Some Anatomical Observations of Milk Found in Veins, Instead of Blood; And of Grass, Found in the Wind-Pipes of Some Animals (Phil Trans 1:100-101), and Of a Place in England, Where, without Petrifying Water, Wood is Turned into Stone (Phil Trans 1:101-102) – both Robert Boyle again, although this time he was only passing on (without, apparently, much skepticism) observations sent to him by others.
Some Observations of Odde Constitutions of Bodies – Anonymous (Phil Trans 1:138-139). This is a collection of medical anecdotes, including the story of a girl who, from ages six to thirteen, would fill her pockets with salt and munch on it “as other children doe Sugar”. Sadly, but not surprisingly, “she was so dried up and grown so stiffe that she could not stirre her limbs, and was thereby starved to death”.
And, although I could go on for some time, how better to conclude than with this:
A New Frigorifick Experiment Shewing, How a Considerable Degree of Cold May be Suddenly Produced without the Help of Snow, Ice, Haile, Wind, or Niter, and That at Any Time of the Year – Robert Boyle (again!) (Phil Trans 1:255-261). The word “frigorific”, which Boyle apparently coined for this title, meant “producing cold”, and Boyle’s claim was that simply mixing ammonium chloride into water would cool the solution down. This doesn’t seem to actually be true (saltpetre is frigorific; straight ammonium chloride can keep water liquid below normal freezing point, but isn’t actually frigorific*). But although Boyle’s title is a bit hyperbolic, and he does go on a bit, he describes his experiments quite lucidly, so it’s probably unfair to call this one a weird paper. Whether Boyle was right or wrong, here he was doing modern science.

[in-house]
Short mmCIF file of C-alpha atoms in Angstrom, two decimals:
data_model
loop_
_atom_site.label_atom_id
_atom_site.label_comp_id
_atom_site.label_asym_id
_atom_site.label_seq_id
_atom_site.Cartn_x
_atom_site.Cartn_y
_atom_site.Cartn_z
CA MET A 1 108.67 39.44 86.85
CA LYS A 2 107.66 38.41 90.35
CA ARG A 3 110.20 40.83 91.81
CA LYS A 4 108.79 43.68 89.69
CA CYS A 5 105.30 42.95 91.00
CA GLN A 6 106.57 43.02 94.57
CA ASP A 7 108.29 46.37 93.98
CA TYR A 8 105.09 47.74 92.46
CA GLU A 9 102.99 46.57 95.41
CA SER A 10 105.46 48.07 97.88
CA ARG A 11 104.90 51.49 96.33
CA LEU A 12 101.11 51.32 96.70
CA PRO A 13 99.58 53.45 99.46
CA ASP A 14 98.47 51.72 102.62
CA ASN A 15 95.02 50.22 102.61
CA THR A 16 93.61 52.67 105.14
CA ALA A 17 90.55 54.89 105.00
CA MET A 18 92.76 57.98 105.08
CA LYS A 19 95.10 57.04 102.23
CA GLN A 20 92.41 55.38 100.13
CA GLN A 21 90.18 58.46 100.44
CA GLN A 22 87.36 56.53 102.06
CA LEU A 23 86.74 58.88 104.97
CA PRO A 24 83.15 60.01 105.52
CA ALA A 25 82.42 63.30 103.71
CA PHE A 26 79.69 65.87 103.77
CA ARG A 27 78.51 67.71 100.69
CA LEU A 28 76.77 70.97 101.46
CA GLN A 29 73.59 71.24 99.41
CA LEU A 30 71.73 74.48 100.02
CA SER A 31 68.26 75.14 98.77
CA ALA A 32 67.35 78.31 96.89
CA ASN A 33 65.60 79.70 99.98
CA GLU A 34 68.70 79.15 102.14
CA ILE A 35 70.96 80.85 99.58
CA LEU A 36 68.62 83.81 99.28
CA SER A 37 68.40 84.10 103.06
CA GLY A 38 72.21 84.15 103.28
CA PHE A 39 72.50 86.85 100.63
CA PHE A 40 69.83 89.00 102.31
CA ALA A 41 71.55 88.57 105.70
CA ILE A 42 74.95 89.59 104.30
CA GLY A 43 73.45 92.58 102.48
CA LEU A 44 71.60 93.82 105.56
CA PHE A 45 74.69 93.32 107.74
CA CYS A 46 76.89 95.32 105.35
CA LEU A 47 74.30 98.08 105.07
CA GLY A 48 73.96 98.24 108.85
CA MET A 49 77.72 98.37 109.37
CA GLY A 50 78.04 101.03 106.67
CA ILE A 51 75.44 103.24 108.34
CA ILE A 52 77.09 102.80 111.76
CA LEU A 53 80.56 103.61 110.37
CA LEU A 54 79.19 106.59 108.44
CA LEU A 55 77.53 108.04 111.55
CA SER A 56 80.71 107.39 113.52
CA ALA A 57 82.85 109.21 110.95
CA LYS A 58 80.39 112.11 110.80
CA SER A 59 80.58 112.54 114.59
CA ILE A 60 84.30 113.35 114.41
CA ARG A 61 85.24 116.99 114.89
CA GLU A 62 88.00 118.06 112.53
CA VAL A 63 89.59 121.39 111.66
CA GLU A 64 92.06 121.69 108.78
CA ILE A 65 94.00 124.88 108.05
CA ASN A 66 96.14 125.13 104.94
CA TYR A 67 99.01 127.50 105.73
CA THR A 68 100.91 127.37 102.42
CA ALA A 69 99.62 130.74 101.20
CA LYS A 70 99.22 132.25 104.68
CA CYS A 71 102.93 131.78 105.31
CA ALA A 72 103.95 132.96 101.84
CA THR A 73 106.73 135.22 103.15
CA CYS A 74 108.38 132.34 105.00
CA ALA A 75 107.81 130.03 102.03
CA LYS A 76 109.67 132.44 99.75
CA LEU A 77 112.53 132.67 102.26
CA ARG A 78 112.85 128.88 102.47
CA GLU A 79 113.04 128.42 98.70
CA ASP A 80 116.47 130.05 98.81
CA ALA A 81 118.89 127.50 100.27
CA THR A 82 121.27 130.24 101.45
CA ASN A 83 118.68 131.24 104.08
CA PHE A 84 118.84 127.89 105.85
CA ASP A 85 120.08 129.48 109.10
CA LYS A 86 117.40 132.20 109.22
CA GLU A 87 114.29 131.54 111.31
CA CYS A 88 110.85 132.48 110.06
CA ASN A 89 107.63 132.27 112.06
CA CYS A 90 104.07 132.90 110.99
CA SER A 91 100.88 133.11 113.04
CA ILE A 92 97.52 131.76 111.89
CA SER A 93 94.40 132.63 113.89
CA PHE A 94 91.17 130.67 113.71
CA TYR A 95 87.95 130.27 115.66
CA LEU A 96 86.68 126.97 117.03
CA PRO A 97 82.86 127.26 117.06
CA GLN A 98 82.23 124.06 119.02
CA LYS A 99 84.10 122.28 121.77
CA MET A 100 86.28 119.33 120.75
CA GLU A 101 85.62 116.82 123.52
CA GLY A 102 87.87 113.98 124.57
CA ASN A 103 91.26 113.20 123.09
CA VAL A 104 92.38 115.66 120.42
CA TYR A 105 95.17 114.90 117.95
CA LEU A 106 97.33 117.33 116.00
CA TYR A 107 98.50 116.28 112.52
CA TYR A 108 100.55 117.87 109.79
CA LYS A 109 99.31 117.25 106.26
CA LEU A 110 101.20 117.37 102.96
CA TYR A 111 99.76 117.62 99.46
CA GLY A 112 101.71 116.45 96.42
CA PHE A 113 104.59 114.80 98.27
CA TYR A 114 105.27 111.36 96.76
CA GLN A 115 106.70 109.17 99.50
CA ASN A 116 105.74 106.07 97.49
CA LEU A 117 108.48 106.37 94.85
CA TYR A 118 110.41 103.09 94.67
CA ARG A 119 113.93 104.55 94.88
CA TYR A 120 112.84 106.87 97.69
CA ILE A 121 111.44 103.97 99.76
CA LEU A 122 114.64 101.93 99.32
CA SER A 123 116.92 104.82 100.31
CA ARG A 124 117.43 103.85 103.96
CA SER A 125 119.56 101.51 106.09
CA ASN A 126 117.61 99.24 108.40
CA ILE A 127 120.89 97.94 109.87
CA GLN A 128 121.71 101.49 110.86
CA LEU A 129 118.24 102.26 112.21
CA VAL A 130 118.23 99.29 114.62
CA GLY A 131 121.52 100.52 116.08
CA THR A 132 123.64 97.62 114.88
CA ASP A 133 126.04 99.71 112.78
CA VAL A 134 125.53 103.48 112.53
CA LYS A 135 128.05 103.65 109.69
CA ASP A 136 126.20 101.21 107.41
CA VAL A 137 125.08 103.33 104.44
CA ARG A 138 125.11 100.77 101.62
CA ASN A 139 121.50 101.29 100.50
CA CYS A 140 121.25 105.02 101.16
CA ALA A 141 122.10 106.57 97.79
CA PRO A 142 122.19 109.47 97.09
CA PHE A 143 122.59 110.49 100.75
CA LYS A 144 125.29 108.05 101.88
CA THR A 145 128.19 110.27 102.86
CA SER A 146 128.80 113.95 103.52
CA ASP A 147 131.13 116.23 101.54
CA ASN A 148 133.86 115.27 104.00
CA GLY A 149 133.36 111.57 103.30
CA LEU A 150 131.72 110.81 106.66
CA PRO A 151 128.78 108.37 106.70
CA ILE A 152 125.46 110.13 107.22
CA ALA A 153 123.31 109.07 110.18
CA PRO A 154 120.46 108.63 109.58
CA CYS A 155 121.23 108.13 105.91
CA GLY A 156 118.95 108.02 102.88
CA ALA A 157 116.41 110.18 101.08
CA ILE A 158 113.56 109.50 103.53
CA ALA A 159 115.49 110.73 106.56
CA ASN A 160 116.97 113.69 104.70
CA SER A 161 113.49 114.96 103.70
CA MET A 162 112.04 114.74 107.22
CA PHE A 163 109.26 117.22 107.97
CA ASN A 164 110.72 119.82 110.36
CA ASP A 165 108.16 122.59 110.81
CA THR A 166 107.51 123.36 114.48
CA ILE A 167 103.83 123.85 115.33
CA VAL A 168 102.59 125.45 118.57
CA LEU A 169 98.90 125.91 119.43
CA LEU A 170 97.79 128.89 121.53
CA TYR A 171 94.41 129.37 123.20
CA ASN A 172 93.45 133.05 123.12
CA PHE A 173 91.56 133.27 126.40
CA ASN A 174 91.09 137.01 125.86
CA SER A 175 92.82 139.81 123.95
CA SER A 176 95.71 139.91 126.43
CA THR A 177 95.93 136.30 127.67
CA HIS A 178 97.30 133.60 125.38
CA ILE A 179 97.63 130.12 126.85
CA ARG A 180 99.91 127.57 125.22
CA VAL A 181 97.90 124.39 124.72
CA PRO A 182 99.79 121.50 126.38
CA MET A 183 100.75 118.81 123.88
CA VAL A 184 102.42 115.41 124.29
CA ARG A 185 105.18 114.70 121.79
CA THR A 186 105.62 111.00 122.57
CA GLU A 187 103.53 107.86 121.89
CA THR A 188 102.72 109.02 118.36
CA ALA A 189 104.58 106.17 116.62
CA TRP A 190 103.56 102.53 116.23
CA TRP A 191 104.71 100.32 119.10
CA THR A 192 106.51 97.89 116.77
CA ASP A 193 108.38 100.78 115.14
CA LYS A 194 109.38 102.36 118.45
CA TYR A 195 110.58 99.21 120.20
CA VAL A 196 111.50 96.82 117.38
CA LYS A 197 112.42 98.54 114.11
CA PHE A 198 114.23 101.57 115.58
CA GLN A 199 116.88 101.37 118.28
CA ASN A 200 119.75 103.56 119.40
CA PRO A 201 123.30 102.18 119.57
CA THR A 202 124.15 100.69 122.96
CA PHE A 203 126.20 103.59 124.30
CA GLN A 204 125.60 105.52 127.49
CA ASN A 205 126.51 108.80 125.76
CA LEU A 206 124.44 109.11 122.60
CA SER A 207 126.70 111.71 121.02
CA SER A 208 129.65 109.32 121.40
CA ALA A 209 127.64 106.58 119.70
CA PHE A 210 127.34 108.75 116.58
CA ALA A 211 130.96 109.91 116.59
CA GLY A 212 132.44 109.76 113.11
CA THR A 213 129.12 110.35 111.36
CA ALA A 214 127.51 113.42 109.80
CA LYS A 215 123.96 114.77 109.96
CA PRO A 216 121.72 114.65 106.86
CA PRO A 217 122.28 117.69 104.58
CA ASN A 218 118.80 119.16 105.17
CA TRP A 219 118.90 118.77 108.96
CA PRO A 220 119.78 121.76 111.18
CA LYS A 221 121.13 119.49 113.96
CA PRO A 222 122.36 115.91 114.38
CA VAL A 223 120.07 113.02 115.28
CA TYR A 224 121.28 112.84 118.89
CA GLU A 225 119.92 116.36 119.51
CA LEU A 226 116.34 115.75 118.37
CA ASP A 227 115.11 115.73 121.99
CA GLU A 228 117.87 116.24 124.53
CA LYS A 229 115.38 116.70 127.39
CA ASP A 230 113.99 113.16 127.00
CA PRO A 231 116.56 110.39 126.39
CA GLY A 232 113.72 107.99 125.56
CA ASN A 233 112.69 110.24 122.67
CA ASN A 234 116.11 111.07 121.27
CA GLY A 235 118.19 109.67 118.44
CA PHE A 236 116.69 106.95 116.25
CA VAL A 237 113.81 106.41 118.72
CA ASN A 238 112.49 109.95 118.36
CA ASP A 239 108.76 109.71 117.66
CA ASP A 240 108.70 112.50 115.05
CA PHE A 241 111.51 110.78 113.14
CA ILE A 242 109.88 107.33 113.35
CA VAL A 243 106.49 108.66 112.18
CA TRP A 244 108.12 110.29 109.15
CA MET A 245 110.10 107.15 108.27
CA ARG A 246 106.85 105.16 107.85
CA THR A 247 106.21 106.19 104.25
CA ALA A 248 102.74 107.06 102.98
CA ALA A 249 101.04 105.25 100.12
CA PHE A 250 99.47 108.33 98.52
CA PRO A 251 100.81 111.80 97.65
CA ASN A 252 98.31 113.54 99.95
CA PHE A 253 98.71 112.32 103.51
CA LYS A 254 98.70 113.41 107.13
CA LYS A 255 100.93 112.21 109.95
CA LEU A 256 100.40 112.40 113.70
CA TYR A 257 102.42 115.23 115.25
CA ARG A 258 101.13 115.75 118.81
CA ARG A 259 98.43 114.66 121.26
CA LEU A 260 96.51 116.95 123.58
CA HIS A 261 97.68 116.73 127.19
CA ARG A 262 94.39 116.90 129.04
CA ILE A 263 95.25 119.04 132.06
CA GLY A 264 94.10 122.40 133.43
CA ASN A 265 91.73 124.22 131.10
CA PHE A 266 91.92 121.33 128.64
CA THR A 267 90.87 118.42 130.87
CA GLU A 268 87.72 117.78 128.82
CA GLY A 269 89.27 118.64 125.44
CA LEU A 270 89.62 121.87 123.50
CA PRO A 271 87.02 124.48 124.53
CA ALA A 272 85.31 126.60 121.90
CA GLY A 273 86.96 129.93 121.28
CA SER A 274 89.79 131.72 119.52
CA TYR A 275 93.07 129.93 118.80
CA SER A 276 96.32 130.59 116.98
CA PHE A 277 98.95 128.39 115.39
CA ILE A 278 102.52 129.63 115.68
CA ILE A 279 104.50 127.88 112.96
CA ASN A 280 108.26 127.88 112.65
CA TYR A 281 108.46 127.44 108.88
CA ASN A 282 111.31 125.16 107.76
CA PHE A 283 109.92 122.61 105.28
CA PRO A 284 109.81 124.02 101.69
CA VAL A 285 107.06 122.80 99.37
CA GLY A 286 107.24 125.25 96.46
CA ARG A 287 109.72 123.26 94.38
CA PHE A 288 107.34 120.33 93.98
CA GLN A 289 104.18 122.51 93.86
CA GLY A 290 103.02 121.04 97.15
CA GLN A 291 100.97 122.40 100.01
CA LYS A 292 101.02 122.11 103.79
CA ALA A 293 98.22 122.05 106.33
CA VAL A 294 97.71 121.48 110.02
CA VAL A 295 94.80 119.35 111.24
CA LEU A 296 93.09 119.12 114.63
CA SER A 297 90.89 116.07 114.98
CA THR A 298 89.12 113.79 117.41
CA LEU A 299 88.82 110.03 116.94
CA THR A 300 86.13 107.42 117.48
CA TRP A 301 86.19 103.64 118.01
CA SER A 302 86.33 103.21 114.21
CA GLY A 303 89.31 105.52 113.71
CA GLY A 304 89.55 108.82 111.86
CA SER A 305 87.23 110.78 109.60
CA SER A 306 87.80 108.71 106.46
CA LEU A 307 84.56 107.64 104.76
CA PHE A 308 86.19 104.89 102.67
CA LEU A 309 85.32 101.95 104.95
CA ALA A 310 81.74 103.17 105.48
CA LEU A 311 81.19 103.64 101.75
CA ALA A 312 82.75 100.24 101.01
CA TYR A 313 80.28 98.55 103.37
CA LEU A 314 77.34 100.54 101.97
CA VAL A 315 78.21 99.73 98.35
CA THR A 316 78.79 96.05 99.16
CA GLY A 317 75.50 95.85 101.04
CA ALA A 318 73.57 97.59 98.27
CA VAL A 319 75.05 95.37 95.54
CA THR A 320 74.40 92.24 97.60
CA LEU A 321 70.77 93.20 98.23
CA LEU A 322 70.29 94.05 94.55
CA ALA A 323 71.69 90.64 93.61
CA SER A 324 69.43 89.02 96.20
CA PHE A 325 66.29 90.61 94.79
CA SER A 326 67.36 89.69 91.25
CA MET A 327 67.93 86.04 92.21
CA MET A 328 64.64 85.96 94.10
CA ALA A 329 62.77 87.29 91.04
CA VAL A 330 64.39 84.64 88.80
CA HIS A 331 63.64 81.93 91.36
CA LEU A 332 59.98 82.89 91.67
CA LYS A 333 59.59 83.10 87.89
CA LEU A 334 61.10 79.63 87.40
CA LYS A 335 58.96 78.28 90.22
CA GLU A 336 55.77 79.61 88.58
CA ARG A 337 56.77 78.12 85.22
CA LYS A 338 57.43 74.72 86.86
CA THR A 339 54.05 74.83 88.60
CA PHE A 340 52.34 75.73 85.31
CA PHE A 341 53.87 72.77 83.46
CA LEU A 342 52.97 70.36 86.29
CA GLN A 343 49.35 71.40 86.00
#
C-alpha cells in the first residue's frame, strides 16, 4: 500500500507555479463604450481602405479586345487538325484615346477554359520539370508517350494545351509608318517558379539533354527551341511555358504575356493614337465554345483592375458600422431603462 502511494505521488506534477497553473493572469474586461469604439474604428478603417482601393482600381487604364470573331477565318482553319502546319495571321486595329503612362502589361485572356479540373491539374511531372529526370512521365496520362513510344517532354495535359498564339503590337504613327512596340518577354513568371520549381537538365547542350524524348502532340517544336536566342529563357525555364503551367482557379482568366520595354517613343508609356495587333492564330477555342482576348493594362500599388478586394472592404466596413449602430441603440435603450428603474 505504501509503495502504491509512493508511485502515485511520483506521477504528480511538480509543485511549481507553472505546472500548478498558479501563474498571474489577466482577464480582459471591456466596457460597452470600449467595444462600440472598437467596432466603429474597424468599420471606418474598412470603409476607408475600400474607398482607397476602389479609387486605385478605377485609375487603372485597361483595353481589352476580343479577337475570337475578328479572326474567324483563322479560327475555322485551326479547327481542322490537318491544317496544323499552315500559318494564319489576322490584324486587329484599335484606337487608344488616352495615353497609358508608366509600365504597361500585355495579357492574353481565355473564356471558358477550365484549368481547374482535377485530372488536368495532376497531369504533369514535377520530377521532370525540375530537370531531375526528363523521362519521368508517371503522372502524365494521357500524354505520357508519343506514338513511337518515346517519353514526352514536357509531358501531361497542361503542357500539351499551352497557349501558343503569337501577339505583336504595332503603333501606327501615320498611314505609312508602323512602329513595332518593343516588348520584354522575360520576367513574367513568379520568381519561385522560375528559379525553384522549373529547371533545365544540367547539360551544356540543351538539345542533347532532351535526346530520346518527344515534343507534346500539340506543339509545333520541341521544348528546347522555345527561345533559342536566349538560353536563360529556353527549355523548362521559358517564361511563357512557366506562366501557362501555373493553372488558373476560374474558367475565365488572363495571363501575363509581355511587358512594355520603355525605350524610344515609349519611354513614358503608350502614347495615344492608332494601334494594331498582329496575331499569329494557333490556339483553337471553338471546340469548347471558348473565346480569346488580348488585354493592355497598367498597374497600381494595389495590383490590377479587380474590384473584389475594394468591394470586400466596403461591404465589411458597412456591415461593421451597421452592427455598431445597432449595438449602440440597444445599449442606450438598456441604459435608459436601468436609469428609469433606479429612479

Boyle’s Frigorifick paper raises an important point: not every paper in the early Philosophical Transactions was weird, even if in a few case it takes a close reading to realize that. The oddities are interspersed with important observations (like those of Jupiter’s Great Red Spot) and descriptions of major advances (like Robert Hooke’s microscopic observations of cells). But the oddities are there by the dozen, and they give the impression of a freewheeling, chaotic, and perhaps somewhat credulous period at the birth of modern science. It was not yet quite clear where the boundaries of science were – where to draw the lines between science and engineering, or architecture, or alchemy, or wild speculation.
What must it have been like to be a scientist in the golden age of weird papers? Well, in some ways it must have been incredibly frustrating. Instruments were primitive, human knowledge was in many fields not that far removed from witchcraft, and so much remained out of the grasp of even the best enquiring minds. But reading these papers, you can also sense the excitement of new worlds opening up with each new discovery. It was a time when you could still make important new discoveries with a hand lens or a simple prism – and when someone like Robert Boyle could work at the forefront of physics, of chemistry, and (if we’re a little bit charitable about the Monstrous Head) of biology too. It might be my own scattered interests, but I can’t help being a little envious of Boyle, who could hop from field to field and be a giant in each.
Just a little envious, mind you. I wouldn’t have liked wearing the wig.
© Stephen Heard (email@example.com) June 2, 2015
*For more about frigorifics (and yes, I just really wanted an excuse to type that again), see here.